Friday, August 29, 2008

Only in America

I needn't have worried, he knocked it out of the park.

I am left wondering if the lackluster tone of the Democratic National Convention (up to this point) was deliberate, lowering expectations considerably... all leading up to the gangbusters-fireworks speech I just heard. Alright!

If you didn't see Barack Obama's speech, go watch it.


I have worked my butt off this week, so I deserve a nice Labor Day. We are off to the illustrious Dragon*Con. Taking the whole weekend this time! Last year was great and we are hoping this year will be even better. Photos to come! Also, taking some time to visit my husband's family in Atlanta.

Have a great holiday weekend everyone!

Listening to: The Beatles - She Said She Said
via FoxyTunes

Thursday, August 28, 2008

On the importance of demonstrations (or not)

After demonstrating against the Republican National Convention in Detroit (1980), I also joined the Yippies in demonstrating against the Democratic National Convention in New York City the following month. It was very different. In Detroit, our every move was clocked. As I said in my piece on that convention, unmarked cars containing unmarked law enforcement followed us everywhere. Not only were we harassed, there were carefully-targeted arrests of leaders. But in New York? Nobody cared. Nobody thought we were worth following. The multiple demonstrations got all swallowed up by the general cacophony of the city. At peak hours, there might be several protests going on simultaneously, separated by saw-horses in strange configurations arranged to allow continuous traffic-flow outside Madison Square Garden. I recall Irish Nationalists demonstrating alongside PONY (Prostitutes of New York), replaced later by some unnamed Cold War hawks demanding the head of Jimmy Carter.

We didn't necessarily have a grudge against Carter, as we did against Ronald Reagan. But the Yippie tradition (since the banner year of 1968) was to demonstrate against both parties.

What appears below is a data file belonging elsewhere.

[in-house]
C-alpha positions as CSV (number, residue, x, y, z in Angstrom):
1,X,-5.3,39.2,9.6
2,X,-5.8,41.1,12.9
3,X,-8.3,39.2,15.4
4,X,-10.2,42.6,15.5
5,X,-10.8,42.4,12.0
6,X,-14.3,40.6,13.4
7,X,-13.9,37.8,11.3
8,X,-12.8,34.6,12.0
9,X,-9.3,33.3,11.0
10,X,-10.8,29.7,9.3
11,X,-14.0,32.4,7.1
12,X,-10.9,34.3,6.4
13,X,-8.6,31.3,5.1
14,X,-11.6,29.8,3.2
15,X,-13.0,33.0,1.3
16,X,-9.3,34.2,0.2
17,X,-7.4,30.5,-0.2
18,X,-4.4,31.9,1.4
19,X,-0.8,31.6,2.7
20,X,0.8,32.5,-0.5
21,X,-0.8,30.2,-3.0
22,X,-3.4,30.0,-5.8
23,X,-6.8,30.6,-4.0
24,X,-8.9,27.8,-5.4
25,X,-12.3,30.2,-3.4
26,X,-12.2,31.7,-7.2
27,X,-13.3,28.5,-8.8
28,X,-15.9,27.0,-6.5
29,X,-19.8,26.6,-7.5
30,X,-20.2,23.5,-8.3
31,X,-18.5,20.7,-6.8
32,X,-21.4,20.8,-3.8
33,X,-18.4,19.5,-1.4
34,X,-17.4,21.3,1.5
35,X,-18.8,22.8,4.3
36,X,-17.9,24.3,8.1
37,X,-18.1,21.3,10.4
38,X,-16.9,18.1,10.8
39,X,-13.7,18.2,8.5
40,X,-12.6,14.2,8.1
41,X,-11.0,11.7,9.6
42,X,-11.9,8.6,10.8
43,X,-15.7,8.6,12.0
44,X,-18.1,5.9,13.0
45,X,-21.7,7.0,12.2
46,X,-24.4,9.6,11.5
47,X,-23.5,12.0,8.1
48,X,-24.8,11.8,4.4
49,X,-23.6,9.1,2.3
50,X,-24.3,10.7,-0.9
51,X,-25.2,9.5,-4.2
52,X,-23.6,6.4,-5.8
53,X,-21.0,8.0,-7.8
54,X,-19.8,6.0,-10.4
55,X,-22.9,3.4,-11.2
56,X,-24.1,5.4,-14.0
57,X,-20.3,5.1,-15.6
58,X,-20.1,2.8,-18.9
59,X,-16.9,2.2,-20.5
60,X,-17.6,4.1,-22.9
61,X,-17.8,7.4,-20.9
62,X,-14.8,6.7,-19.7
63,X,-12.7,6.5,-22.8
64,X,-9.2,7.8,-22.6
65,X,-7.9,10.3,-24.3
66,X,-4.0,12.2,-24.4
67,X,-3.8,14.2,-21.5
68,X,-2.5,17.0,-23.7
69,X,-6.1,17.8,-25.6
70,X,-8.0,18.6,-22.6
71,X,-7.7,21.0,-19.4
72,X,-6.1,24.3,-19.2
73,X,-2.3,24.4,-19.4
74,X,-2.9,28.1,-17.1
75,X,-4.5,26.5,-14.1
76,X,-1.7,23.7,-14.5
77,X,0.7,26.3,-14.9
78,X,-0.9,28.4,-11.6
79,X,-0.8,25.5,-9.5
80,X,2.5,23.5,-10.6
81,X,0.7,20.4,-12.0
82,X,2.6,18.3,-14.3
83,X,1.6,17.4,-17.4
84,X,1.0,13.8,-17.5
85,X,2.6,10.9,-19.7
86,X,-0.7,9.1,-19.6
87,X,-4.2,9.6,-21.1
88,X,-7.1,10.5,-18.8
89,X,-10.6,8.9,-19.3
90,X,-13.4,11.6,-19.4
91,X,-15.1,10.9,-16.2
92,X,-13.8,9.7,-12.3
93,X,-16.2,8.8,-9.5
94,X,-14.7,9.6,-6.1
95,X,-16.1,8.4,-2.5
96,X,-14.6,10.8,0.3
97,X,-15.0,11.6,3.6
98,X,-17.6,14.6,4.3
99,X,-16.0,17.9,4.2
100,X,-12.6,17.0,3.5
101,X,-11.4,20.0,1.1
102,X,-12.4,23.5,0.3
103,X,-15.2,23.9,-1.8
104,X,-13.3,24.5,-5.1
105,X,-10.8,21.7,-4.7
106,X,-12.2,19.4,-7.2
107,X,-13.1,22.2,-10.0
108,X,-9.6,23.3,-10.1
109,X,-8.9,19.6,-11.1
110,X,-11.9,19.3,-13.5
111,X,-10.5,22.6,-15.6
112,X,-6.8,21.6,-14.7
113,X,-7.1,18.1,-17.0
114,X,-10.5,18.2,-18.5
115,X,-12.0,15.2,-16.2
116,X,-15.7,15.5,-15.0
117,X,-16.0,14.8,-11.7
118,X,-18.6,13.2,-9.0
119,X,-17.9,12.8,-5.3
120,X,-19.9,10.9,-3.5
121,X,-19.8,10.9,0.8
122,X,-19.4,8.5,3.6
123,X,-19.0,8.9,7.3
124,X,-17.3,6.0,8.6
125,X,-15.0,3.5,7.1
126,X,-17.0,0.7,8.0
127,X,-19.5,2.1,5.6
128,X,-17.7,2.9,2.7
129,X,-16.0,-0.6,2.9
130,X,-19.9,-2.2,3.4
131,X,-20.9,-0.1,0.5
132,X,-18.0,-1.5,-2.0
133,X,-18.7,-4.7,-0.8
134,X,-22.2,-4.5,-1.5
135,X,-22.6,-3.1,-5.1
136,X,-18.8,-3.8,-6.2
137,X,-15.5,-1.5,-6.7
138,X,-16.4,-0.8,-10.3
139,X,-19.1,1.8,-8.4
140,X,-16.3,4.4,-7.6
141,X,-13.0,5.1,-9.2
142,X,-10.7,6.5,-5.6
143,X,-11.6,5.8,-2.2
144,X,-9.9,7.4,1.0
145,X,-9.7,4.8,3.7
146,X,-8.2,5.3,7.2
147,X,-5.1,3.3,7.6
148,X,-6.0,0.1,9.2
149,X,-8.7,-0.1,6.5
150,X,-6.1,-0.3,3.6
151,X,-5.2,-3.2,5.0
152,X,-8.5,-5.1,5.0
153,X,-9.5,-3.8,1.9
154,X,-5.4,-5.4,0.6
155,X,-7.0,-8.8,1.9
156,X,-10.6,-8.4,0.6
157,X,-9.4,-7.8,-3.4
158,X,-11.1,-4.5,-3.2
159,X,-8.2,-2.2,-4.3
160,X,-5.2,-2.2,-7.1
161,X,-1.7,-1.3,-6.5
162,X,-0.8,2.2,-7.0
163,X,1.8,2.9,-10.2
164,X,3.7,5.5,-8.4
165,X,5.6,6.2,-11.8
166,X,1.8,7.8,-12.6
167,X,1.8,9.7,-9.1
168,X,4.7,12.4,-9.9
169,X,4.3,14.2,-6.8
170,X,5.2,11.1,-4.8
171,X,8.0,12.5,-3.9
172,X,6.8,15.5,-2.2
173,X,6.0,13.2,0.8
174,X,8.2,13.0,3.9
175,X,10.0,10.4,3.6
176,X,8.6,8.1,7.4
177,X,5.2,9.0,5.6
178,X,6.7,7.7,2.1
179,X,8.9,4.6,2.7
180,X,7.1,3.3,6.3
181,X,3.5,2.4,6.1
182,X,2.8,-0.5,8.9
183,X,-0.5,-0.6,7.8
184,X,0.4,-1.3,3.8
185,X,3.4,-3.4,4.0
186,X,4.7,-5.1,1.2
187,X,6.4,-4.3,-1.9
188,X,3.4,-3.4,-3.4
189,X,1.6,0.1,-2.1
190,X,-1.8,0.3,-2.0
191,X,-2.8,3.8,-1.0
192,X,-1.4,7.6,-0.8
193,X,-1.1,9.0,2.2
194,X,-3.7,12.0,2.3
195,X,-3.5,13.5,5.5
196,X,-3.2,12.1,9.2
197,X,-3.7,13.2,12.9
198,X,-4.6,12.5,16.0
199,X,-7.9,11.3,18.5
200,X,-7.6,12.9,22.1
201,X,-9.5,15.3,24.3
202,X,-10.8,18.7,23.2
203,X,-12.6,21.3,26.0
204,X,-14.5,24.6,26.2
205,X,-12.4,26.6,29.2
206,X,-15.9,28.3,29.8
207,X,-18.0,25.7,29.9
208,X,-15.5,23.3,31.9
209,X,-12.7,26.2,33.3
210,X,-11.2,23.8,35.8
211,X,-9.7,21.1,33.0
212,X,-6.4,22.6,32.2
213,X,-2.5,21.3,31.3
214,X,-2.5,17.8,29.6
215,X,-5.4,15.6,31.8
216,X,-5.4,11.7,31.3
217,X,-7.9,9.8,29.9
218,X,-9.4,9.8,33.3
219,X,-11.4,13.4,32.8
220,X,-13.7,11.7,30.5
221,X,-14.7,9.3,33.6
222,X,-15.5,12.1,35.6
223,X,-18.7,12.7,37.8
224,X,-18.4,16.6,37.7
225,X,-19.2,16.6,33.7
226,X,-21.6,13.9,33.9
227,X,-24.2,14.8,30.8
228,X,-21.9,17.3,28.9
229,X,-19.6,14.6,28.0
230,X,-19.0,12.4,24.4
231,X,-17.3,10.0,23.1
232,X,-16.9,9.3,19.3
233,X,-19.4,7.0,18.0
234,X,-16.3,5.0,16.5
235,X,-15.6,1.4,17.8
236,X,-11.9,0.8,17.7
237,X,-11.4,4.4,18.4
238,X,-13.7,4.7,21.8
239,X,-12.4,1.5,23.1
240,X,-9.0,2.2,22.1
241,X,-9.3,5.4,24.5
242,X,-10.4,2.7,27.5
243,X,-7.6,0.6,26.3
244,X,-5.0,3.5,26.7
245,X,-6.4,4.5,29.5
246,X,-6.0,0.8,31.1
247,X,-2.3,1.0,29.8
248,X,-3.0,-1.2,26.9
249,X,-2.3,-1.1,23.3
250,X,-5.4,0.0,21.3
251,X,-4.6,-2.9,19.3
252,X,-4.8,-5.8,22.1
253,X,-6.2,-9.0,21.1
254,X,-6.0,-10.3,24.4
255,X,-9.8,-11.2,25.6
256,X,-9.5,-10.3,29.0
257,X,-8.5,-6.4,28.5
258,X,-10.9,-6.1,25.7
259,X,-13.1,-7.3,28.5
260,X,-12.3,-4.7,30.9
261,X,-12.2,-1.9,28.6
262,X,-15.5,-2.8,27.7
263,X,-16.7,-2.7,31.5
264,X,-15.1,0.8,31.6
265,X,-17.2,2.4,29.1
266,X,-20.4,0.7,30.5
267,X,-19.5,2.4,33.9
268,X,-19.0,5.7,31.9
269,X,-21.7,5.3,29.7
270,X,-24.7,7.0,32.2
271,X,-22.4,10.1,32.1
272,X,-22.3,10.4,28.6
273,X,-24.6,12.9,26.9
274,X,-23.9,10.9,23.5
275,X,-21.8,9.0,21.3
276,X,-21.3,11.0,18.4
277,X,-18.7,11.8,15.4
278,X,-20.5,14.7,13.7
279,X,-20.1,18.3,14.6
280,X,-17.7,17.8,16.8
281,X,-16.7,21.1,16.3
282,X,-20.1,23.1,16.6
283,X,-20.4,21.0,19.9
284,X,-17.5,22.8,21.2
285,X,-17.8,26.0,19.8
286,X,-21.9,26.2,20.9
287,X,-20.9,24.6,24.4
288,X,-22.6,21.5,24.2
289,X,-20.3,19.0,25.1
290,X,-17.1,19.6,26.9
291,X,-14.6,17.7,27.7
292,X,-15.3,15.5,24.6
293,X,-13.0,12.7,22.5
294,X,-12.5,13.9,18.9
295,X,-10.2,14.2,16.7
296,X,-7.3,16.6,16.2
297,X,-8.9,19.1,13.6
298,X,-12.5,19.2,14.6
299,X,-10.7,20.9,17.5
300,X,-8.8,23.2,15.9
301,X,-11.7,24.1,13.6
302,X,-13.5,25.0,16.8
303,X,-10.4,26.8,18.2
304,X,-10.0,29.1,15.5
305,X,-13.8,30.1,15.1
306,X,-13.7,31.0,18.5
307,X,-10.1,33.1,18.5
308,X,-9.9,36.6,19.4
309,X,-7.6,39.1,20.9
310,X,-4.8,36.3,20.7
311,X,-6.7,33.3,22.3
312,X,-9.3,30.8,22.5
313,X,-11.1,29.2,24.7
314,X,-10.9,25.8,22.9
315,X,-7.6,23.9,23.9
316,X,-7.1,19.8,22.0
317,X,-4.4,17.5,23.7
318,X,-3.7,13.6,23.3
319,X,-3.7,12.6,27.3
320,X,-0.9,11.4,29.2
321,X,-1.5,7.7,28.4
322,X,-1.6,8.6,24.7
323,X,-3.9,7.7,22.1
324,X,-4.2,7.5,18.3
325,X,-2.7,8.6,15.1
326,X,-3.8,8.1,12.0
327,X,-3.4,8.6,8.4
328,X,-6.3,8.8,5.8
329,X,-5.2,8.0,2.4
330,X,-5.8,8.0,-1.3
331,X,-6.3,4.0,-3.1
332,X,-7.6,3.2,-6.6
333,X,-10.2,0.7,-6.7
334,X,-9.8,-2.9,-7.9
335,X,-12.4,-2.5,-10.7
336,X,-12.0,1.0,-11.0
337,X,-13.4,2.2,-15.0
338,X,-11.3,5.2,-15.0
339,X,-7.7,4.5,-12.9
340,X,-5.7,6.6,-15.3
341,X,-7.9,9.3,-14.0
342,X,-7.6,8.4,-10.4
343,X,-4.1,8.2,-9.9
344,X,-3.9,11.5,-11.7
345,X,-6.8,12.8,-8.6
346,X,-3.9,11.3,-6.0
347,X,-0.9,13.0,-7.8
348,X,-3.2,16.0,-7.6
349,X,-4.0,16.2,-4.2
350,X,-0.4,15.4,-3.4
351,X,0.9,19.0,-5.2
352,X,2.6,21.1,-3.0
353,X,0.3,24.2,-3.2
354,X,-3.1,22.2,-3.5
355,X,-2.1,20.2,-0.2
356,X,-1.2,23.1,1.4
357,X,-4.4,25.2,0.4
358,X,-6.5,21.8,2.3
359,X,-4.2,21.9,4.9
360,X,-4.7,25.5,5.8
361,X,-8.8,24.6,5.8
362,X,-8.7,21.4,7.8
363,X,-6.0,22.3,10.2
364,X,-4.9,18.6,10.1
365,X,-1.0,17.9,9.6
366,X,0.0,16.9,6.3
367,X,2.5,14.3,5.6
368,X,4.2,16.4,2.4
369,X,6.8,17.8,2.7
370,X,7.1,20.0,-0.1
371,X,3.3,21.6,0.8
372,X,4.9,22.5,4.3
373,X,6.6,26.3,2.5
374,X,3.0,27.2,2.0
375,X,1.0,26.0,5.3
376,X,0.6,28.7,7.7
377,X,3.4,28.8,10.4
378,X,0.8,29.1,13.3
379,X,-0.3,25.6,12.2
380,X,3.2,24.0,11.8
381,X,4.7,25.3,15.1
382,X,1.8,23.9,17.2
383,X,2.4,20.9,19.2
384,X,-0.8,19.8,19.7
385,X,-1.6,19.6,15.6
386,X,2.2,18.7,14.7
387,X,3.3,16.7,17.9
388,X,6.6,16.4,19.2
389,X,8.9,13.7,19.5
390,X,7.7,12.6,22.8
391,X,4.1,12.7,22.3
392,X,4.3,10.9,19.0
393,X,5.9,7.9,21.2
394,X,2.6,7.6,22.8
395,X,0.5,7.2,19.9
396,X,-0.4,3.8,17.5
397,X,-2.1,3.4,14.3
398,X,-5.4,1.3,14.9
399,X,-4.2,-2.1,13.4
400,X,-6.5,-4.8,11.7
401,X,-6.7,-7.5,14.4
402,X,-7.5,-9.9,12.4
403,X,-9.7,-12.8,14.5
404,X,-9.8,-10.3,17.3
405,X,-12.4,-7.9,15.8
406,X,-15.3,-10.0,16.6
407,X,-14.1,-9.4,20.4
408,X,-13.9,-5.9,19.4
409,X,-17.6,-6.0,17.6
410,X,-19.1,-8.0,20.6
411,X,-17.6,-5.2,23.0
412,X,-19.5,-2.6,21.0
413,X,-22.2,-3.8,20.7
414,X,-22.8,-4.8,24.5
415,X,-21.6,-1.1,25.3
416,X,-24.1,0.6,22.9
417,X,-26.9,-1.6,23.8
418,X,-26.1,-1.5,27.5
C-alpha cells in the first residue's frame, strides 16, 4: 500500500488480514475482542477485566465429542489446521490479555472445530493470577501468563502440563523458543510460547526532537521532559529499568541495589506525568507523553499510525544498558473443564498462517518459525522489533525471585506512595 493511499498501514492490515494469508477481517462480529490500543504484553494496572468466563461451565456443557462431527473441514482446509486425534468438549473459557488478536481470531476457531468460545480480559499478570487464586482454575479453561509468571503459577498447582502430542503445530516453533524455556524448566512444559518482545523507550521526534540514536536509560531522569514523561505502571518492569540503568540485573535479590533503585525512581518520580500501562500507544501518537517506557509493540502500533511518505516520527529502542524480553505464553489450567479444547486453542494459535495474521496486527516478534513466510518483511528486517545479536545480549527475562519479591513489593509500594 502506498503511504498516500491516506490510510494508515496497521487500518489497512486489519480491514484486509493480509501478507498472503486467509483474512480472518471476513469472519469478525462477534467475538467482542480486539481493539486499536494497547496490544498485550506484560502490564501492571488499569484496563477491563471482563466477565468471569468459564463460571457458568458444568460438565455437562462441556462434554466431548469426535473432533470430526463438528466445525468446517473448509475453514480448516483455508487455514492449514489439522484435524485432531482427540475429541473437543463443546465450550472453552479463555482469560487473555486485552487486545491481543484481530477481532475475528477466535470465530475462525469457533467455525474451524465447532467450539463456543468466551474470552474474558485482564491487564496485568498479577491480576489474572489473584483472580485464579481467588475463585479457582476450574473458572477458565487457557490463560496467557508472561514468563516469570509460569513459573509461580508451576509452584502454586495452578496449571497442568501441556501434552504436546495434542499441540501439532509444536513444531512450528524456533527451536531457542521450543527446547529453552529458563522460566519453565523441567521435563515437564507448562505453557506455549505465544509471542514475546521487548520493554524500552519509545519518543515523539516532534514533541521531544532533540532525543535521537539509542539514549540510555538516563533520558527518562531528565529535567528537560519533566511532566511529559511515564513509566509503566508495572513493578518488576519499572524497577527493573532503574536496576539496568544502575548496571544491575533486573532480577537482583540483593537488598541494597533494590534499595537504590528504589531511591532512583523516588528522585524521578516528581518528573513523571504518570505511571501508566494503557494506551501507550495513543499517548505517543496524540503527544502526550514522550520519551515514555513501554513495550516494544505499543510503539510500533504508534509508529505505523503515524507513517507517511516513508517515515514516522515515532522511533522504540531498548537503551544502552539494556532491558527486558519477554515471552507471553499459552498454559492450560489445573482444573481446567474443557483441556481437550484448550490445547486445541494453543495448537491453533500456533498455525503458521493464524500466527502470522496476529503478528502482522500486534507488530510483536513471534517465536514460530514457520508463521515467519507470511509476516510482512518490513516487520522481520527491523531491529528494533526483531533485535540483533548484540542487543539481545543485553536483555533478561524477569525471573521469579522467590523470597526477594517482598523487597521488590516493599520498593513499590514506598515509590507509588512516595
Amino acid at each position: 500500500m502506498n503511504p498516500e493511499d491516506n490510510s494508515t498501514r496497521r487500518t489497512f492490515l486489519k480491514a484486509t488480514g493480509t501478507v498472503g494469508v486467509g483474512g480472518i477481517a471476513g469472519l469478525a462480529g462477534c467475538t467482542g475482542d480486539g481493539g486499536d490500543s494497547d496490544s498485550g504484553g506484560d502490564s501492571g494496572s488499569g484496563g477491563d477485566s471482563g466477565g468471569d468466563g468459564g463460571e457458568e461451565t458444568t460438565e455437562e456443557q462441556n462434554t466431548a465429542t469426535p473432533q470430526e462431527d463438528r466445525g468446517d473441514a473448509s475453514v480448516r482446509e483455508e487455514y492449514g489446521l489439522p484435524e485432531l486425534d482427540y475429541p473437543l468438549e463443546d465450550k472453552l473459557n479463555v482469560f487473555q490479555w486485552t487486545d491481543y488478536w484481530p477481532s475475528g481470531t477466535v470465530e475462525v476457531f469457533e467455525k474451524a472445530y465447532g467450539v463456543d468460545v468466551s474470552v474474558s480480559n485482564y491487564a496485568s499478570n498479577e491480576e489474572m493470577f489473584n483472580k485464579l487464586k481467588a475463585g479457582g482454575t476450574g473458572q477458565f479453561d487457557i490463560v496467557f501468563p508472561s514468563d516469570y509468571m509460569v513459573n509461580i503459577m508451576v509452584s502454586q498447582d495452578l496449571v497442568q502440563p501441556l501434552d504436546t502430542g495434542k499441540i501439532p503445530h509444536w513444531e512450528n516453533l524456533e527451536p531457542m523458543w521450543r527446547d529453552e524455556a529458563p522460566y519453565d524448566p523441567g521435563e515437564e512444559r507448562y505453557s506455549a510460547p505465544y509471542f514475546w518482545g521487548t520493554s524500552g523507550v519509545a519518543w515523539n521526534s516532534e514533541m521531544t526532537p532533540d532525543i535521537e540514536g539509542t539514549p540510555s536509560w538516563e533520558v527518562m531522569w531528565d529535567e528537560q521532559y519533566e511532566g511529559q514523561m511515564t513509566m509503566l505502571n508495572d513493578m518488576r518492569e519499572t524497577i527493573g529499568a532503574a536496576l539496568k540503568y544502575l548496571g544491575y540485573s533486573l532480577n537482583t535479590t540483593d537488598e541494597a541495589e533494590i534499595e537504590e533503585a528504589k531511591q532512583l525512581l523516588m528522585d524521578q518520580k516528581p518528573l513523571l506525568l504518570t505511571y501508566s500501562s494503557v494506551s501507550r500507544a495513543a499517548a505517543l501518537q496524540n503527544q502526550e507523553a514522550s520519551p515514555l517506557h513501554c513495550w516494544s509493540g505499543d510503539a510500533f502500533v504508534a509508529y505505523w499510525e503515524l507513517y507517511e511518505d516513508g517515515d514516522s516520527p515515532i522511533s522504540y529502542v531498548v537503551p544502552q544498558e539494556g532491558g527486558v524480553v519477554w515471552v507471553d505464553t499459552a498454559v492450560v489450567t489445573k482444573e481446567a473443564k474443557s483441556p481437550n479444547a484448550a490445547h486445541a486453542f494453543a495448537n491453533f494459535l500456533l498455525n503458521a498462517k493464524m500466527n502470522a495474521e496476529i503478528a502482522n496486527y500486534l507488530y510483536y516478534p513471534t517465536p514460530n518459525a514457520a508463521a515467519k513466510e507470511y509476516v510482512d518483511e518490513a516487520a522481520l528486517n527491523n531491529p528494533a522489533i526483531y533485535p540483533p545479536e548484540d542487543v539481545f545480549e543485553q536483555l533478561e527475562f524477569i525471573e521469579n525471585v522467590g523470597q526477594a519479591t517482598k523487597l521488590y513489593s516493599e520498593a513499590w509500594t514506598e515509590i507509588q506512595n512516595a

The big event was the anti-nuclear die-in, blocking the delegates' entrance, which was even covered in Newsweek. This was the only time I remember New Yorkers just off the subways, actually stopping and looking confused for a few minutes. I remember a couple of them blinking for a second: WHAT ARE THESE PEOPLE DOING, LAYING IN THE STREET? Some of the activists sported radiation-burn makeup, which did give one pause, as they moaned, gurgled, groaned and got into the whole street-theater of the event. (One activist spoke from the podium: "If you people at the curb aren't into dying, you know, laying on the ground and everything, you could just stumble around and throw up, if you'd like.")

I don't remember any other event bringing New York to anything remotely like a standstill. I made note of the fact that if you think your convention will be trouble, take it to New York. The DNC, still smarting from major riots in 1968 and 1972, took their party to New York in both 1976 and 1980, and managed to neutralize the rowdy opposition of street-demonstrations, quite admirably. As I passed out leaflets during the die-in (I wasn't going to LAY ON THE NASTY CONCRETE), several New Yorkers asked me what was going on. Oh yeah, the convention. Shrug. New Yorkers aren't impressed by much.

Left: The Yippie flag.

That night, we stayed at the Chelsea, with countless radicals crammed into a room and sleeping all over the floor. The first room we entered had the words NANCY SPUNGEN SLEPT HERE scrawled on the back of the door in red paint. Ha ha. "I'm not sleeping in this room!" one guy hyperventilated, "Is this the SAME ROOM??!" and he sufficiently spooked us into going to another room. (We never did find out if it was the same room.)